The dynamic photosynthetic model of Pearcy et al. (1997) has been previously described and tested for the study species at the site (Naumburg et al. 2001). The model incorporates the Farquhar & von Caemmerer (1982) photosynthesis model, modified to include metabolite pools and time constants reproducing the light-induced activation and deactivation of key photosynthetic enzymes (Pearcy et al. 1997). Dynamic stomatal responses to changes in PFD are modelled based on processes in the guard cells such as the influx and efflux of osmotica and water. Thus, the model takes into consideration sunfleck-induced changes in the biochemistry of photosynthesis and stomatal aperture that affect photosynthesis in variable light conditions. For our purposes, we did not consider additional environmental limitations such as temperature or inadequate soil moisture.
Daily photosynthesis (Aday, mmol m−2 s−1) for the measurement branches was estimated by the photosynthesis model using the 1 min PFD data from Y-PLANT. The model calculated photosynthesis for both the diffuse and direct PFD when sunflecks were present, and then multiplied the diffuse and direct PFD photosynthetic rates by the appropriate leaf areas. Since Y-PLANT averages PFD over the fraction of the leaf that is either in shade or in sunflecks, using the dynamic photosynthesis model with this version of Y-PLANT ignores sunflecks that traverse specific leaves. For example, in reality leaf A is exposed to a sunfleck say 2 min earlier than leaf B, but both leaves go through the same induction response (albeit at differing times). In our modelling approach, this induction response occurs at the same time. Since the temporal spacing of the sunflecks is not affected by this simplification, the introduced error should be negligible.
Scaling to the whole-plant level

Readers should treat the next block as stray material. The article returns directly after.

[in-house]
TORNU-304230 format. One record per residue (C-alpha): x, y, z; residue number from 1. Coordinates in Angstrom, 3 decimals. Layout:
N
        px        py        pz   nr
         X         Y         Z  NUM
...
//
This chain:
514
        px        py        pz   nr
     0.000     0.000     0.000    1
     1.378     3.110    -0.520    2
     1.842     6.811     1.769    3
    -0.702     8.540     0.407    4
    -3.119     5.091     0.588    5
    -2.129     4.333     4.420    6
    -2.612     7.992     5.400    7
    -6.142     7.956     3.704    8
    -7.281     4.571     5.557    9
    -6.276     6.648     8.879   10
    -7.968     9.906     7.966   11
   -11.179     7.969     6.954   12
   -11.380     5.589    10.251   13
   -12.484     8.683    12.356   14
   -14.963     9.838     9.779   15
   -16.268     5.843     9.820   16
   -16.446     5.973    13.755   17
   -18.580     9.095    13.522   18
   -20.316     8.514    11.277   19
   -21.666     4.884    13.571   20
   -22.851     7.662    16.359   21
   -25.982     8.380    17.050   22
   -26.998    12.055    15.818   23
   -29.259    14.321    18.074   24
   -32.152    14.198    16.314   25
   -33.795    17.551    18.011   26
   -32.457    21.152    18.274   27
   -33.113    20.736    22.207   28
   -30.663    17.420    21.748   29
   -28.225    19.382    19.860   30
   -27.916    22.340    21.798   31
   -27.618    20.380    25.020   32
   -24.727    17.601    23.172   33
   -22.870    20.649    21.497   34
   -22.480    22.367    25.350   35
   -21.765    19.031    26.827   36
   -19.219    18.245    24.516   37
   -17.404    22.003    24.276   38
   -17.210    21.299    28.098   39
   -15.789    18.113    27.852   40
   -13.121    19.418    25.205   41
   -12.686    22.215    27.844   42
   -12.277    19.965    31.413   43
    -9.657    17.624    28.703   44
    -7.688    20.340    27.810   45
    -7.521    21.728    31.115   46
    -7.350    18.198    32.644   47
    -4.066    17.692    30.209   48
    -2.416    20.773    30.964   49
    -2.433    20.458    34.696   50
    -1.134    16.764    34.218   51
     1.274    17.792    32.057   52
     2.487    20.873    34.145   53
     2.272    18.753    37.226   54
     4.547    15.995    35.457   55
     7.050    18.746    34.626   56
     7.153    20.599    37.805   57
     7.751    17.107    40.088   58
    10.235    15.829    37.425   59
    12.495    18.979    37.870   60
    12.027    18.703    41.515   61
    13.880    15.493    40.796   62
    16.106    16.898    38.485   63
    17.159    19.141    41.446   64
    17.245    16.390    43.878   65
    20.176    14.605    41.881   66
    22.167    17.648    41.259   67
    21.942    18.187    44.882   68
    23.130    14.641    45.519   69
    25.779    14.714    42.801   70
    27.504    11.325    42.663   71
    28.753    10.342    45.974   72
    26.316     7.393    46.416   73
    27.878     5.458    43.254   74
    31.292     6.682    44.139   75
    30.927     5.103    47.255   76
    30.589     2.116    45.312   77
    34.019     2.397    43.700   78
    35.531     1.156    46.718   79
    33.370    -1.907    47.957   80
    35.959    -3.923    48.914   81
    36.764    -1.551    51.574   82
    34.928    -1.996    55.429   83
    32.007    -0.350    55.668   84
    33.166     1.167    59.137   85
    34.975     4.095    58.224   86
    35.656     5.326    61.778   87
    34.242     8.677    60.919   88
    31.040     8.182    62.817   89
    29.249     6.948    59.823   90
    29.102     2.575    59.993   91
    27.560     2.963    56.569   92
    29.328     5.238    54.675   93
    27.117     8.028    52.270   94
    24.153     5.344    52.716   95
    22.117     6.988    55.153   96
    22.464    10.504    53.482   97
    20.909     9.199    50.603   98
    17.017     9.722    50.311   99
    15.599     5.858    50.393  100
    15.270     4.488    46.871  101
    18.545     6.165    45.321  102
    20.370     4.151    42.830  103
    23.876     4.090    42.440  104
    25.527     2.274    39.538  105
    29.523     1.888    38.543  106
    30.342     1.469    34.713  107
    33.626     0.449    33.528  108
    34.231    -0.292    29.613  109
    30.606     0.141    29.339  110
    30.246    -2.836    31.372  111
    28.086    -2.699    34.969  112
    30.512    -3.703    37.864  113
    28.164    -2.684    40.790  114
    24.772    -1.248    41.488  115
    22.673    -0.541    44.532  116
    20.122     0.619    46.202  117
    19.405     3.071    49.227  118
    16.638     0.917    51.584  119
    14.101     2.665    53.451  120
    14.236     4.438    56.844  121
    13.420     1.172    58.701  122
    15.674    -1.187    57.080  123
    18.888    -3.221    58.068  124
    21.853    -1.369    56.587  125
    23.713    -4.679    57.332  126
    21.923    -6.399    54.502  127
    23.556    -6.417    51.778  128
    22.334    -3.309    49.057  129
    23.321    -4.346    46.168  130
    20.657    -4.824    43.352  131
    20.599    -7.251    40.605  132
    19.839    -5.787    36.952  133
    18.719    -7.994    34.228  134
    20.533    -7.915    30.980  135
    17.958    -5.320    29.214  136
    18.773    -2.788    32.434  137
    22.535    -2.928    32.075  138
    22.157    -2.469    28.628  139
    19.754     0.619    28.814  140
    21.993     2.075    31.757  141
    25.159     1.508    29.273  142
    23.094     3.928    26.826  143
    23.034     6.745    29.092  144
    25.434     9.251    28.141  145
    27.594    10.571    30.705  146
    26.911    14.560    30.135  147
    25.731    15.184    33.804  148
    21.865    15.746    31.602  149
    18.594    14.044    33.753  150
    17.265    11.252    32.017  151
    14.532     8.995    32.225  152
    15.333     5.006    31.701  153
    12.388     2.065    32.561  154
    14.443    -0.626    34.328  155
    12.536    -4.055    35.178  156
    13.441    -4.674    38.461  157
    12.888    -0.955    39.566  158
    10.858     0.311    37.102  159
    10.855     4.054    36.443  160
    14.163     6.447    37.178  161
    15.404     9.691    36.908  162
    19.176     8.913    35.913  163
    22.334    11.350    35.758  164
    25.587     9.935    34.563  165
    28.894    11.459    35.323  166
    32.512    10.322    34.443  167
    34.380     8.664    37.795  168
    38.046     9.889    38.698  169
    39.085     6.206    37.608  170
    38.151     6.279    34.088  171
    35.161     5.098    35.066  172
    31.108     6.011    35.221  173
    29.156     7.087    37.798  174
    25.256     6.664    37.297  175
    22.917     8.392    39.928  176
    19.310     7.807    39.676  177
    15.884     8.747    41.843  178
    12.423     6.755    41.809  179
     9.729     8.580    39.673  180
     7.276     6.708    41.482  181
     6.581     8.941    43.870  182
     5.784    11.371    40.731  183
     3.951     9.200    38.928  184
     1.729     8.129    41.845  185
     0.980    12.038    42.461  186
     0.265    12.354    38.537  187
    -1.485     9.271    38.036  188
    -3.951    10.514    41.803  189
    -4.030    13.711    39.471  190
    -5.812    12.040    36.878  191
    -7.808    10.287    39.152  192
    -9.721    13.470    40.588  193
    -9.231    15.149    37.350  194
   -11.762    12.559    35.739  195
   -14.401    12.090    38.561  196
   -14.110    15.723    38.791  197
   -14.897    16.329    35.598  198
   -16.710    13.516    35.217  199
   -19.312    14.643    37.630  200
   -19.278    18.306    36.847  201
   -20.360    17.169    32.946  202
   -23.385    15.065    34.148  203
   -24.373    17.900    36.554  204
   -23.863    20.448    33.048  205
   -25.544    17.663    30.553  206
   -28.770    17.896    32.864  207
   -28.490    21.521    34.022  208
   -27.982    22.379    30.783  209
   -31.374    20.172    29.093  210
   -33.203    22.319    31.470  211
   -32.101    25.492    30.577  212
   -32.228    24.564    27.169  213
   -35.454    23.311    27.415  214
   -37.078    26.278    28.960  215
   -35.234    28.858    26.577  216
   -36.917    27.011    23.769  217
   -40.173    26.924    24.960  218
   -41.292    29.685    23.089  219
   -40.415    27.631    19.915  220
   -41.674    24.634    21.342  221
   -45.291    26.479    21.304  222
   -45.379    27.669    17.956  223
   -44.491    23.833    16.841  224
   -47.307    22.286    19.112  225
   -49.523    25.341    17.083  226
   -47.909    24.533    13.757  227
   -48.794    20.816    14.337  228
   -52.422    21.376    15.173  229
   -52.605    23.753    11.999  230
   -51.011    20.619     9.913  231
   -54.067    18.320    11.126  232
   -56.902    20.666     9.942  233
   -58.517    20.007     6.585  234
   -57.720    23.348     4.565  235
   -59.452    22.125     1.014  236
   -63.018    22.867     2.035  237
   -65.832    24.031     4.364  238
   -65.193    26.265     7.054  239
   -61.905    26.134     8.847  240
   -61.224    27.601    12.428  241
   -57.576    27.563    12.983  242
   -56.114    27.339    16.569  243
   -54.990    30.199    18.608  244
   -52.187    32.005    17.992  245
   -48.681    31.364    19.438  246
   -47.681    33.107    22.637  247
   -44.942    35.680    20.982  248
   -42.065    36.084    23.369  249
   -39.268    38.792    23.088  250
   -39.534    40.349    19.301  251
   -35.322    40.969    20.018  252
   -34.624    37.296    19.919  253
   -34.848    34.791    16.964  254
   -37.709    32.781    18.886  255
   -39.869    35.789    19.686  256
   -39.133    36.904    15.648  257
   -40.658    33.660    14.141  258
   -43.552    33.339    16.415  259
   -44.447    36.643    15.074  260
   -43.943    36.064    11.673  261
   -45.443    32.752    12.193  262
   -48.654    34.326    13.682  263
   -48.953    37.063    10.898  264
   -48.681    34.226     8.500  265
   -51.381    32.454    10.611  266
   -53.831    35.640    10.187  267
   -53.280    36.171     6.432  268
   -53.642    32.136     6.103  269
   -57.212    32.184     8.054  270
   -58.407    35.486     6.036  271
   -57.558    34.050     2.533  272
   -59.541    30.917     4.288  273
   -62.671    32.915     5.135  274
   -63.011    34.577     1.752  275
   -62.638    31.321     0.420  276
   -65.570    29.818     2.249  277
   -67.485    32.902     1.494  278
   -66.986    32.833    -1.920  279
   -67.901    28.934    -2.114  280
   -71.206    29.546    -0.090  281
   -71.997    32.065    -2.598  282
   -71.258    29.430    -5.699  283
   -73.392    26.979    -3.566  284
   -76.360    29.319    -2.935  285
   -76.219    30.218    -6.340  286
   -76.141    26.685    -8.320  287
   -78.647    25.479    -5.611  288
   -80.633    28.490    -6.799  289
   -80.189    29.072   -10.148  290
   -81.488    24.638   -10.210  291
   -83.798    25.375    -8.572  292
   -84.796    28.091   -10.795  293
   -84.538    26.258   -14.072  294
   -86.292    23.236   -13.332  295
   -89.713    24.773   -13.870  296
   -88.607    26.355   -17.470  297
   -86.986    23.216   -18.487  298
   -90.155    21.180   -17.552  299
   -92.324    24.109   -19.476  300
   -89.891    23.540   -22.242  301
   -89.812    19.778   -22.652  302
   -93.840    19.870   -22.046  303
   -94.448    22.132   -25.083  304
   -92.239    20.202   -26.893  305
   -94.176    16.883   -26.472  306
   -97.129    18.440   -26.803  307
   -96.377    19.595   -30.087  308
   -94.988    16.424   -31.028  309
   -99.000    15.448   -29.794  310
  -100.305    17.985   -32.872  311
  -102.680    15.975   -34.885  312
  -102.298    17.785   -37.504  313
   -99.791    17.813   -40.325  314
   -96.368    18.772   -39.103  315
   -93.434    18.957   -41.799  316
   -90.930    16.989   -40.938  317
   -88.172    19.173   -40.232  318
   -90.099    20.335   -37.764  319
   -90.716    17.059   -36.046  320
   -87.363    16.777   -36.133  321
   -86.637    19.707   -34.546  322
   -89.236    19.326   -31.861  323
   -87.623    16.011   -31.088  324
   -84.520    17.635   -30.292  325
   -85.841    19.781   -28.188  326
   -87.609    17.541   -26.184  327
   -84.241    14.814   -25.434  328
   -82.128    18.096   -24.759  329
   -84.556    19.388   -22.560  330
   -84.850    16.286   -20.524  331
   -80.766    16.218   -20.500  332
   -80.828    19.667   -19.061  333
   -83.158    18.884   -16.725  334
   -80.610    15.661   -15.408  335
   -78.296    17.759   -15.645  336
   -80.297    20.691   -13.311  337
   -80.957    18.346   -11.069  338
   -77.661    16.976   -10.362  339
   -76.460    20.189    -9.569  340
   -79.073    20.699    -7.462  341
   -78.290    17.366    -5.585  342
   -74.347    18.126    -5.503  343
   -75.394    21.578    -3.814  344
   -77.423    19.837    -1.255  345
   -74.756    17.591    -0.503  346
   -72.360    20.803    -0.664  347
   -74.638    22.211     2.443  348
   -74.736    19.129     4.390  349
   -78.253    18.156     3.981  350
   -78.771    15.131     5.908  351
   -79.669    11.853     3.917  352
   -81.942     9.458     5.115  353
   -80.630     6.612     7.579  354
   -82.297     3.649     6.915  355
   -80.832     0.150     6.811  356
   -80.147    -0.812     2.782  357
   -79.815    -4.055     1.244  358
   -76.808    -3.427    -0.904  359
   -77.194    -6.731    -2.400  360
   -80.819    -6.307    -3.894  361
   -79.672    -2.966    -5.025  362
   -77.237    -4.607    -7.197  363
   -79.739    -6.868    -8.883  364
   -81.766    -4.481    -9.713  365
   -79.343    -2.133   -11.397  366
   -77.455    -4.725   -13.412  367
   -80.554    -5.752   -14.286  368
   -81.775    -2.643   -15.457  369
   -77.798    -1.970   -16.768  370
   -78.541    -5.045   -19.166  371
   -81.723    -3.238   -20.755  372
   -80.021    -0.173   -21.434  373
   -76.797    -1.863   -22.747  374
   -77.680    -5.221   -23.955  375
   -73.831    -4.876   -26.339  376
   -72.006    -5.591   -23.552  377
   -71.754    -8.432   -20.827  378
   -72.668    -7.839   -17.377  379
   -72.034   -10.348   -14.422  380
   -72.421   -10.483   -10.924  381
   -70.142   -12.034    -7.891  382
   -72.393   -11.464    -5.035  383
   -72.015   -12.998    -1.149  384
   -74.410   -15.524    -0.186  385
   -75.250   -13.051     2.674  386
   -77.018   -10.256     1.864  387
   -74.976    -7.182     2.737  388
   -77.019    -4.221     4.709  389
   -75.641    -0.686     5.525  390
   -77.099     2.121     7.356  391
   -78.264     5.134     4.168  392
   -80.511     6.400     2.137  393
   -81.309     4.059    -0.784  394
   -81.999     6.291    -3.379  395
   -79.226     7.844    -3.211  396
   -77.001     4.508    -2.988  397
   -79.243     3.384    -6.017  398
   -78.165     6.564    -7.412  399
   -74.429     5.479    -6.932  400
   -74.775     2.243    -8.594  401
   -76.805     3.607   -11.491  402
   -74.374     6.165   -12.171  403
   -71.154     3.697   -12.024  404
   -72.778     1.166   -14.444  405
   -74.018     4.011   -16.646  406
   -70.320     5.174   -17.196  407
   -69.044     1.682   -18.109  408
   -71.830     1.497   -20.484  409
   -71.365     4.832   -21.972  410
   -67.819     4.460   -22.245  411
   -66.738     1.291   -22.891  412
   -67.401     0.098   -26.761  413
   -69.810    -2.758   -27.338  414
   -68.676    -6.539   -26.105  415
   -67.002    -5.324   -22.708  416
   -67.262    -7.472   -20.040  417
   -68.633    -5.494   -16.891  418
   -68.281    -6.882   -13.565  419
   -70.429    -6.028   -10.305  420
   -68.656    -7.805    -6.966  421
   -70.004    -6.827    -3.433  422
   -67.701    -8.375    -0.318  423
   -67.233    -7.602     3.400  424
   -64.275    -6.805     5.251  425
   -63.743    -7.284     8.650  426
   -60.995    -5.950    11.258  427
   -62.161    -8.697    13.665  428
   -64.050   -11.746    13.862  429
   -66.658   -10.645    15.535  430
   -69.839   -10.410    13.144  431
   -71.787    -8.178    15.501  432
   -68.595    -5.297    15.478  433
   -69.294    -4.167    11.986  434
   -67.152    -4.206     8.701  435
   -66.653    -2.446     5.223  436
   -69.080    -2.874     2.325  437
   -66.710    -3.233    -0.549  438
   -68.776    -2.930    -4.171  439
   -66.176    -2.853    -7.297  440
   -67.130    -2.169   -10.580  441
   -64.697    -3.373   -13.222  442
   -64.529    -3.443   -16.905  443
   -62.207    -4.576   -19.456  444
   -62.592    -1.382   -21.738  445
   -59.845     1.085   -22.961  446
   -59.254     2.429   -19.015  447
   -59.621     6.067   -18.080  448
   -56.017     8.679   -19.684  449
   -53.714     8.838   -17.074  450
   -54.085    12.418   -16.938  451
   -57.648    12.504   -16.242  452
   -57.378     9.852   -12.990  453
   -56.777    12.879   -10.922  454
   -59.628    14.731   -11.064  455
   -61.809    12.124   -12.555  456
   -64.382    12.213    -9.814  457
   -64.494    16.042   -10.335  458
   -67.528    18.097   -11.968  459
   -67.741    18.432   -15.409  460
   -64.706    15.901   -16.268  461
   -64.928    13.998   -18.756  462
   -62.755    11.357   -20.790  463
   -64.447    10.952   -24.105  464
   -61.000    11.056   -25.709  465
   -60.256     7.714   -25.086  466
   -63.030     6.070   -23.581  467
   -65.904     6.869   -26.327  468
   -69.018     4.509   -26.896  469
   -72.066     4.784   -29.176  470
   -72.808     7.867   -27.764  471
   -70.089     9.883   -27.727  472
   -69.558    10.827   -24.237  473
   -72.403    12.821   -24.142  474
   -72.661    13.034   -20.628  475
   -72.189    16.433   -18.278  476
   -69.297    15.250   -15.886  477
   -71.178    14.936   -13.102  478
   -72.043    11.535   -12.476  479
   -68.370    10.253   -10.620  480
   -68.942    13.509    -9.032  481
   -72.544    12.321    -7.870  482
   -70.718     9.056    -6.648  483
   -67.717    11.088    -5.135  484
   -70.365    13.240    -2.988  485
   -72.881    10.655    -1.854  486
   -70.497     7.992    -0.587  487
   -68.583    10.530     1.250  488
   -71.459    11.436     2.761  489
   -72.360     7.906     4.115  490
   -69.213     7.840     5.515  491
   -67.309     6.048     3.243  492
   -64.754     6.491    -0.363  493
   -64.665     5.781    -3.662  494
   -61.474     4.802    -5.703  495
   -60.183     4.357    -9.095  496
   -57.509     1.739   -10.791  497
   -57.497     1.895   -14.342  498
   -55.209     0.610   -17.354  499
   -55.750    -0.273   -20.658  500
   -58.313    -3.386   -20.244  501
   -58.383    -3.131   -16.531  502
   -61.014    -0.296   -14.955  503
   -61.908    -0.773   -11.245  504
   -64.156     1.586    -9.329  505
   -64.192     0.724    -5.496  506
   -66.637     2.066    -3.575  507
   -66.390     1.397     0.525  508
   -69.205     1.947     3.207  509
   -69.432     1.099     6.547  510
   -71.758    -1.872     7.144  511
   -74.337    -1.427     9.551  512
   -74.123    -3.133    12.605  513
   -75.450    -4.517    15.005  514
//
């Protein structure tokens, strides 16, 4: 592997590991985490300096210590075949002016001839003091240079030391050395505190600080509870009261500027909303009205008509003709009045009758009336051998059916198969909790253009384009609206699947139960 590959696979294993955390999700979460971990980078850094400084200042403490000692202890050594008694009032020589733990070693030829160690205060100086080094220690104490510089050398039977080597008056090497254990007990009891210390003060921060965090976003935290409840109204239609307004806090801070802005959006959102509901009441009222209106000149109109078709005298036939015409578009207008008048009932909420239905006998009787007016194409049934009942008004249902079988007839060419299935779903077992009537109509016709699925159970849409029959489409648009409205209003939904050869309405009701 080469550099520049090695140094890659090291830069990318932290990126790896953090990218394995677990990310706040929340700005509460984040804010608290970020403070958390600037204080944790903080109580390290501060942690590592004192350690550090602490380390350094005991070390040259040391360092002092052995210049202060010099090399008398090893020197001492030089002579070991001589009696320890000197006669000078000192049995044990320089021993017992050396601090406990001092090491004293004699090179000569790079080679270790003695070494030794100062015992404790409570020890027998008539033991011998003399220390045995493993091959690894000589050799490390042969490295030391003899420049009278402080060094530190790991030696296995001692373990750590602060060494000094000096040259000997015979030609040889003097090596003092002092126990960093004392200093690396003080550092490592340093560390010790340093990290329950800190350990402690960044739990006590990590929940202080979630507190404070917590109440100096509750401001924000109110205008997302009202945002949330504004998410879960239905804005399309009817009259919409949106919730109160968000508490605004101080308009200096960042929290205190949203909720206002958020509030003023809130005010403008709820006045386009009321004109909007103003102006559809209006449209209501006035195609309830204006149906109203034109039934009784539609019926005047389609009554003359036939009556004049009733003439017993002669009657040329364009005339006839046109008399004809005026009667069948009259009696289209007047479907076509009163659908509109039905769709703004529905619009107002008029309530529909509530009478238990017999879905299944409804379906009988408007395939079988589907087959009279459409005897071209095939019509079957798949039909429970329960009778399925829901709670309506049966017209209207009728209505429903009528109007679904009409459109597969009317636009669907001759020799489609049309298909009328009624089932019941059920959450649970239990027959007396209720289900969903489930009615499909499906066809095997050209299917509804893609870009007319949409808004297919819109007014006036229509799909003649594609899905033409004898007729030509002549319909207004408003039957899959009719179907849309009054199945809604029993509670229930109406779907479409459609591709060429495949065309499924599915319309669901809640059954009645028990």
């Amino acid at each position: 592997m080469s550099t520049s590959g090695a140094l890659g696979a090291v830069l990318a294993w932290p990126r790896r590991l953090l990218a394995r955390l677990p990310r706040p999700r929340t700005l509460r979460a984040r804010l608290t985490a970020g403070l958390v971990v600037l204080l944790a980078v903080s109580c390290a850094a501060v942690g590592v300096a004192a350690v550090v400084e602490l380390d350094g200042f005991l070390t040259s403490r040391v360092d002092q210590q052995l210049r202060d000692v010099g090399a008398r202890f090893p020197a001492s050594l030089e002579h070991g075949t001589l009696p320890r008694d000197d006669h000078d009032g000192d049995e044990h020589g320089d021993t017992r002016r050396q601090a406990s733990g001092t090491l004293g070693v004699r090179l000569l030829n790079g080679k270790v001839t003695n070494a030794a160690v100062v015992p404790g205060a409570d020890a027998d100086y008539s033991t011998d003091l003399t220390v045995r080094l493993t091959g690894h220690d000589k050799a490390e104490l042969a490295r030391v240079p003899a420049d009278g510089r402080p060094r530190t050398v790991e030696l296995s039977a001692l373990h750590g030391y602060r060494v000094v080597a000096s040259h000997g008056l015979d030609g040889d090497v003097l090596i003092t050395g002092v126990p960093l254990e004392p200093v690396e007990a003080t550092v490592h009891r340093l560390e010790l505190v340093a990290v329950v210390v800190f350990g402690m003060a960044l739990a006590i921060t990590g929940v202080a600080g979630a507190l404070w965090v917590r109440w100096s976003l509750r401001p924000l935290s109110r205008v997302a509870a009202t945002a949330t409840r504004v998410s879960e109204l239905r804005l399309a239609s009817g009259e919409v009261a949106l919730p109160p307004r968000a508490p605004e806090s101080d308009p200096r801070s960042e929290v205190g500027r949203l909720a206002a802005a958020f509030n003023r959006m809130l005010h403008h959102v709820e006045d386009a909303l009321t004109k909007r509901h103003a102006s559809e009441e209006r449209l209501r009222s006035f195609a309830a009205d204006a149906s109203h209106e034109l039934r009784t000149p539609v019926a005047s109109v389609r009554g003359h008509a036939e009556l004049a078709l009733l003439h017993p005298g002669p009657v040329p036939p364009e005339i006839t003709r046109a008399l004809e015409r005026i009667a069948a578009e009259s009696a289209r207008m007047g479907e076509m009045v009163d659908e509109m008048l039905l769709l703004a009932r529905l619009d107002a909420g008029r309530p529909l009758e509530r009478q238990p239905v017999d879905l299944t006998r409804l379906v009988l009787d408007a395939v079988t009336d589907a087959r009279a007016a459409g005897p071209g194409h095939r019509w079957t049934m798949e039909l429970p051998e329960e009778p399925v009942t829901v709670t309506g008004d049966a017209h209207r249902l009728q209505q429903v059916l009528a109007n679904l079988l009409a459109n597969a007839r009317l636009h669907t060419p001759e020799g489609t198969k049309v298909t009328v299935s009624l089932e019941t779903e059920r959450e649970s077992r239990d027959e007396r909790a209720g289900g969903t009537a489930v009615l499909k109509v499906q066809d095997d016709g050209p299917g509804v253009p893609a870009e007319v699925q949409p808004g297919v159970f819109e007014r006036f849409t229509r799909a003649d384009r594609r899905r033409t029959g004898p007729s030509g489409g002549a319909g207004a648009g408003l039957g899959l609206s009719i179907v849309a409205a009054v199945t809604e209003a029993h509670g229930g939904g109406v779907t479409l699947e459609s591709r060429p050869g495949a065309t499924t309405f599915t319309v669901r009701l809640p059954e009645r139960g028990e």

Whole-crown photosynthesis was estimated using branch Aday and site-specific allometric relationships from above-ground harvests of the study species (Fig. 1). We assumed that branch Aday was representative of all branches within the crown. Because destructive harvests are not possible in the treatment rings, biomass relationships were determined only for ambient [CO2] plants growing in the same forest tract. Seven saplings of each species were separated into the main stem and branches. A subset of leaf blades for each branch was measured with a leaf area meter (CI-4200; CID Inc., Vancouver, WA, USA) and then dried and weighed separately to determine their specific leaf area (SLA). For each branch, the stem and remaining leaves were dried separately at 70 °C and weighed. These data were used to calculate sapling allometric relationships (see Fig. 5a–d). To determine allometric relationships of the study branches, we used both data obtained from the treatment rings (SLA) and the biomass harvests. Branch woody dry mass was regressed against a proxy of branch volume: (branch basal diameter [cm])2 * (branch length [cm]) for harvested saplings to get an estimate of the measurement branch biomass. We considered SLA specific to the species and [CO2] treatments for the crown-level calculations because decreases in SLA are frequently observed in elevated CO2 studies (Wolfe et al. 1998; Saxe et al. 1998; Curtis & Wang 1998). Statistically significant CO2 effects on whole-plant biomass allocation have not been found in long-term experiments to date (e.g. Rey & Jarvis 1997; Tissue, Thomas & Strain 1997; Centritto, Lee & Jarvis 1999), so we assumed here that allometry for ambient-grown plants could be used for elevated CO2-grown plants. Thus, Acrown was scaled from the modelled branch Aday by multiplying by the crown leaf area, which was estimated from biomass relationships gained from harvests and measured SLA (see Fig. 5e,f).